Well after his passing I began to learn more and more about the man he was, the things he liked and disliked, and trials and tribulations both during and after the Second World War.
Memento Mori made me think of my Opa, all the black and white pictures of him in his youth, frozen in time, and how eventually that will be me, only surviving through memory and photography.
I decided to memorialize him and create work that acts as a reminder that when we pass all that is left are pictures and memories. By taking these images of him, translating them into a solid wearable form, I hope to remember his life, and process my own eventual death.
This series of work is still very much in progress, but I thought it would be fun to share! The next step will be to create the final etchings on steel. Decide on a framing system for the brooch findings. And to finalize how I will treat the steel once it’s been etched.
Hello! I am Tess, and I can’t wait to make your acquaintance!
I am the creator of Hoard Jewels, a jewellery line that focuses on the macabre beauty of myths and legends, with an emphasis on balancing the light with the dark.
Check out the instagram for some sneak peeks on the new line!
On top of that, three days I week I log into Twitch.tv and livestream my goldsmithing experience. What happens on these streams? Viewers have the chance to experience the entire jewellery making process from the design stage, through wax carving, casting and ending with a finished product. Viewers have the opportunity to ask questions about the process, and learn about the different materials used. Viewers range from at-home goldsmiths to crafting moms with a hint of curiosity about the wonderful world of goldsmithing.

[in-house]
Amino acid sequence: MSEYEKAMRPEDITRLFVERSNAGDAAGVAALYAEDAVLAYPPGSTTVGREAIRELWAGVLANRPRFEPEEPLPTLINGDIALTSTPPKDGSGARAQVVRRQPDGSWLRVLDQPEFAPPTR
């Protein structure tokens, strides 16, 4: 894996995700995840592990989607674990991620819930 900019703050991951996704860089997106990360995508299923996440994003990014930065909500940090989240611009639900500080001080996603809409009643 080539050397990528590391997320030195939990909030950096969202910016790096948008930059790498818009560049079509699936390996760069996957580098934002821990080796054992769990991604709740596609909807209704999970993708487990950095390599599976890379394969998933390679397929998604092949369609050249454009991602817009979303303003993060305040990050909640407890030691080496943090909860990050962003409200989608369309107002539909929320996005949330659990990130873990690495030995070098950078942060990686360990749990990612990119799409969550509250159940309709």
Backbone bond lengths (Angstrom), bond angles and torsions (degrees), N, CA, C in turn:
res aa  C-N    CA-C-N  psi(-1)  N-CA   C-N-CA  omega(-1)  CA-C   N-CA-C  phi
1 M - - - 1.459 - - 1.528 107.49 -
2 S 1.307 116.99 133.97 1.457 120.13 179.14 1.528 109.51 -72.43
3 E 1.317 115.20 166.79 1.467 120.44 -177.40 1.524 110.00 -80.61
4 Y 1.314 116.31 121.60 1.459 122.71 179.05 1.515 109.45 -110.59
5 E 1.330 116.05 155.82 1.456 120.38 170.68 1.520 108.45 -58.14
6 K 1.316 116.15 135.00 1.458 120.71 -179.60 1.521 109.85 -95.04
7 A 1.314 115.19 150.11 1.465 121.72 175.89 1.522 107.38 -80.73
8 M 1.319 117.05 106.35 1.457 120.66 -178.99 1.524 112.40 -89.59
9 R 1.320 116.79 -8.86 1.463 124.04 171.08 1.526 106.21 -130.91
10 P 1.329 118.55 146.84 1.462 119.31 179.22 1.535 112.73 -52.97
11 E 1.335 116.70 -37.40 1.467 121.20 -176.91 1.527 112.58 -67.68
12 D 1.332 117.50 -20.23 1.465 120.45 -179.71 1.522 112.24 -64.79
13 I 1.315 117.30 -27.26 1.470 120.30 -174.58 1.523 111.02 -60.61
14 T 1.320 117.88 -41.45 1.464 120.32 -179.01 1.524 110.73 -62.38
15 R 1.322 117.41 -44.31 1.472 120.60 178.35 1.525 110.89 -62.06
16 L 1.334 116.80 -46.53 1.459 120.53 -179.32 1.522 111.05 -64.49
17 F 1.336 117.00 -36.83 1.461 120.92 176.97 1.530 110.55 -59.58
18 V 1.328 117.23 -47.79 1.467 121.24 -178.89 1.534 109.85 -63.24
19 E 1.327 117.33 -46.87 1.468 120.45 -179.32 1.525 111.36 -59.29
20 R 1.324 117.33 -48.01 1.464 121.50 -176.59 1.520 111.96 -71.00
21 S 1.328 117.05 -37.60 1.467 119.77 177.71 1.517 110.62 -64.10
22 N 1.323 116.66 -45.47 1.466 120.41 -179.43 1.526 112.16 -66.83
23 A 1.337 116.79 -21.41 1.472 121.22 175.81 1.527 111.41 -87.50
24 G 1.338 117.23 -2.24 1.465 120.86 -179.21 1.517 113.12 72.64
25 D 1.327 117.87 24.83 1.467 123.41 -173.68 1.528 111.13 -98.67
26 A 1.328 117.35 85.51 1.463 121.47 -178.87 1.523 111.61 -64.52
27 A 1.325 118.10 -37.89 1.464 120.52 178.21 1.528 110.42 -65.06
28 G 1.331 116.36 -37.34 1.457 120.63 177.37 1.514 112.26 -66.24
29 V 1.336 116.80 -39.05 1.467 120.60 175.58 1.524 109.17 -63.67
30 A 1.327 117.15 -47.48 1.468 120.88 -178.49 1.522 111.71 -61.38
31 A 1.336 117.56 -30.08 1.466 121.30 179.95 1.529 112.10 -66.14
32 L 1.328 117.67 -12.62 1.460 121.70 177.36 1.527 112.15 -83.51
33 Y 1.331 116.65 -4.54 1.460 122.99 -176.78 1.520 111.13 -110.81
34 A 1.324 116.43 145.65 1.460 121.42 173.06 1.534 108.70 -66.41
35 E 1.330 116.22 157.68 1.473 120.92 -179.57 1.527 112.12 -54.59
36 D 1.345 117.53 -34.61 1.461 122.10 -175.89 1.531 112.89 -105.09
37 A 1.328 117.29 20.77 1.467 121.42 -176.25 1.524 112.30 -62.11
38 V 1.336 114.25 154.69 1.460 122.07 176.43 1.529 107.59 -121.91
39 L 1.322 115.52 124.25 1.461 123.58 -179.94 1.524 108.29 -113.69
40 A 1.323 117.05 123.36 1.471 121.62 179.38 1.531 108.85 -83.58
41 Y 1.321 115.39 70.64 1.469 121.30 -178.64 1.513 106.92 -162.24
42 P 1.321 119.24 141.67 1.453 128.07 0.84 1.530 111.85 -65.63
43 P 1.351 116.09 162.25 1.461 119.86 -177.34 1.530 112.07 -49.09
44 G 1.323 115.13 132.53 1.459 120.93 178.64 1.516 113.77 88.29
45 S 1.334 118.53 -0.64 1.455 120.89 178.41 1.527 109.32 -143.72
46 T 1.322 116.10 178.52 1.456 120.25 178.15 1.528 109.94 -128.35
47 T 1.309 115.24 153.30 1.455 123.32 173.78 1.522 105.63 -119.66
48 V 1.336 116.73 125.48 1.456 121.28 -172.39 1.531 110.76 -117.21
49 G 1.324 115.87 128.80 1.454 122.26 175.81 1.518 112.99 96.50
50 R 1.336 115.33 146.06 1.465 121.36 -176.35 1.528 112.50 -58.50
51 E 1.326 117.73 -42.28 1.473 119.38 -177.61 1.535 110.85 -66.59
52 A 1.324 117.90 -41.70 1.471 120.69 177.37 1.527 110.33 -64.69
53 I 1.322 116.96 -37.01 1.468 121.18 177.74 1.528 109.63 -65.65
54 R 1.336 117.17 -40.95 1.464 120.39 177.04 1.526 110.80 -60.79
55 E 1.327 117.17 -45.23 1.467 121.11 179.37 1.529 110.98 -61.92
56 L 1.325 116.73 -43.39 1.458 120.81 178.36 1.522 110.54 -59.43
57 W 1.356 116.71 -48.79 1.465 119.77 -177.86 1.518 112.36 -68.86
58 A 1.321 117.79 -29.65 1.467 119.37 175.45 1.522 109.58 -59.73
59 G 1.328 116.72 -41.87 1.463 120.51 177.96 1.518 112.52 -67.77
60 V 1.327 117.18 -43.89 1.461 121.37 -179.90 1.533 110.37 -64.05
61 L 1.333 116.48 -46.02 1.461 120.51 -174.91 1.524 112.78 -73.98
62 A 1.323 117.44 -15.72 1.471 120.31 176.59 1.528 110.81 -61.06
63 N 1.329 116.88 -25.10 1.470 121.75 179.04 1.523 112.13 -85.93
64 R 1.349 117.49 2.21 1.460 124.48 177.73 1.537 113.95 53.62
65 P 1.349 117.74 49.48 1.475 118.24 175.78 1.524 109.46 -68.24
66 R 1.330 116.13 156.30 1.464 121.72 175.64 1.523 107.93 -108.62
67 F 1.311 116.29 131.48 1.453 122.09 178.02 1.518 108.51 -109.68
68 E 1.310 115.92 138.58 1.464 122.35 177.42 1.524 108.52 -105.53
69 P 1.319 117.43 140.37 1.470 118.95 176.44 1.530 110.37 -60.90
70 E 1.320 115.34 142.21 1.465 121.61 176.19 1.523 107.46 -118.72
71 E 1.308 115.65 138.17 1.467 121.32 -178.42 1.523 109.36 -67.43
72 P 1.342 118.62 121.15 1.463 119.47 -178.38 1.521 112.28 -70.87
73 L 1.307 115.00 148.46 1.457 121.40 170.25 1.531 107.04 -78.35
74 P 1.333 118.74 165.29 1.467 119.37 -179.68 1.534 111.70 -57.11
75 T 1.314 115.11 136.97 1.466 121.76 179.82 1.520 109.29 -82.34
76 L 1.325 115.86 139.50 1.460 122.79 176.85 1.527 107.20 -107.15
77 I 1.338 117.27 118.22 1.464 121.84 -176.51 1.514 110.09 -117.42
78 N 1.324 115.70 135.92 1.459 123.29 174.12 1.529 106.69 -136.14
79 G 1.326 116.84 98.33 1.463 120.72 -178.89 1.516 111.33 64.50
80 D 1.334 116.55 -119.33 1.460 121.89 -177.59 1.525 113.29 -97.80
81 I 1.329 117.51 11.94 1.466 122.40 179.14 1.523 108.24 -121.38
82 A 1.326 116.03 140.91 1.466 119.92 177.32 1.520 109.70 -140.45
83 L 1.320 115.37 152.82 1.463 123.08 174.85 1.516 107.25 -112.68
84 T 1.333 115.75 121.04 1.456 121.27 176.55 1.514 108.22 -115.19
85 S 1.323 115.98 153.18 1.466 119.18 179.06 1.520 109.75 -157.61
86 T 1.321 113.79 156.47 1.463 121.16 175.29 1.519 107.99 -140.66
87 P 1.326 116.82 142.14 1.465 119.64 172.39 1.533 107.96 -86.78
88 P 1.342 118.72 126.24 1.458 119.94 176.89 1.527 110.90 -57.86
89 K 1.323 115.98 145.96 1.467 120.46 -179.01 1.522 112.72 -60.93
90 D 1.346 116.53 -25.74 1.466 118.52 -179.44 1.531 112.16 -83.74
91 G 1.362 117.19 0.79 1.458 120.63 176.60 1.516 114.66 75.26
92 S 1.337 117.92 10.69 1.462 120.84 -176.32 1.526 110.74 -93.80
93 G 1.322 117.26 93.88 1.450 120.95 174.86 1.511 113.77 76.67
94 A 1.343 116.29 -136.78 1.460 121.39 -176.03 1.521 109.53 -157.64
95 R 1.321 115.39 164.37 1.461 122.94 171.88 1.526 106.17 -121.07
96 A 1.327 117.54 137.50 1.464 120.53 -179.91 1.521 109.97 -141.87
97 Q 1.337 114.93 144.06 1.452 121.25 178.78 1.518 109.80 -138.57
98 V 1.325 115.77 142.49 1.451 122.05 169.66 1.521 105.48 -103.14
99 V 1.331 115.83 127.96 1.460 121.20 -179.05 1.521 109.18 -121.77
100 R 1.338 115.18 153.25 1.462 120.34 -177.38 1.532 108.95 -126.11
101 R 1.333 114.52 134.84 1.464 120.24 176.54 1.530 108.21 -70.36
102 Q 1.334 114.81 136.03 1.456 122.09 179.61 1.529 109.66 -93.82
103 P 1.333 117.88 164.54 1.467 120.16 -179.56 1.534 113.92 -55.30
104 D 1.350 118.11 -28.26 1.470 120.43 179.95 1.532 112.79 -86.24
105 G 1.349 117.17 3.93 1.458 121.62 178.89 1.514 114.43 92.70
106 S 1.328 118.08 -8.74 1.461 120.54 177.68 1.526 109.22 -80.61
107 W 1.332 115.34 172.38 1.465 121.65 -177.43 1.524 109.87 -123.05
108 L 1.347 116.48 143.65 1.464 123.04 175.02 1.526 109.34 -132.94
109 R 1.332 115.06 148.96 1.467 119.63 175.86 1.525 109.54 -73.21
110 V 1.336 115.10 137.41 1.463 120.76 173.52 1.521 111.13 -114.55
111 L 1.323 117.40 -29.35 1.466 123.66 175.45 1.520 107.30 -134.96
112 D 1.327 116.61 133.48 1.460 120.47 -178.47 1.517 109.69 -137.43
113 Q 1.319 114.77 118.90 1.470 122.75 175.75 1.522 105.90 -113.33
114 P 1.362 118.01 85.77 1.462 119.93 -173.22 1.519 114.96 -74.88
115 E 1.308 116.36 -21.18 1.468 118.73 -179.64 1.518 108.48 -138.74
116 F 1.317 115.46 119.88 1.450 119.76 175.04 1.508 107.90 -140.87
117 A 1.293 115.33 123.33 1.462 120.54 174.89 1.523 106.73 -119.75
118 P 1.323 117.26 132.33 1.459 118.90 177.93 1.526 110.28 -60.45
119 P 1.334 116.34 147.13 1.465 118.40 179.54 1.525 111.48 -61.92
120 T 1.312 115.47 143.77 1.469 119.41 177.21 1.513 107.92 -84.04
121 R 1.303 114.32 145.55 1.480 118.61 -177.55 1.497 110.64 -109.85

Check out the page for more information!
I am really excited to have started out at Jewel Envy this September. I’ve been working as a goldsmith since 2008 and it feels like a wonderful progression in my career to be working around so many vibrant and talented goldsmiths. I am nothing if not eclectic, working with metal of course, but also in leather and fabric to create jewellery, belts and costumes for historical reenactors.
I also love working with clients to make their dreams a reality. If you have an old piece of jewellery sitting around that needs a revamp, or some gems that you haven’t quite figured out a plan for, I am your gal.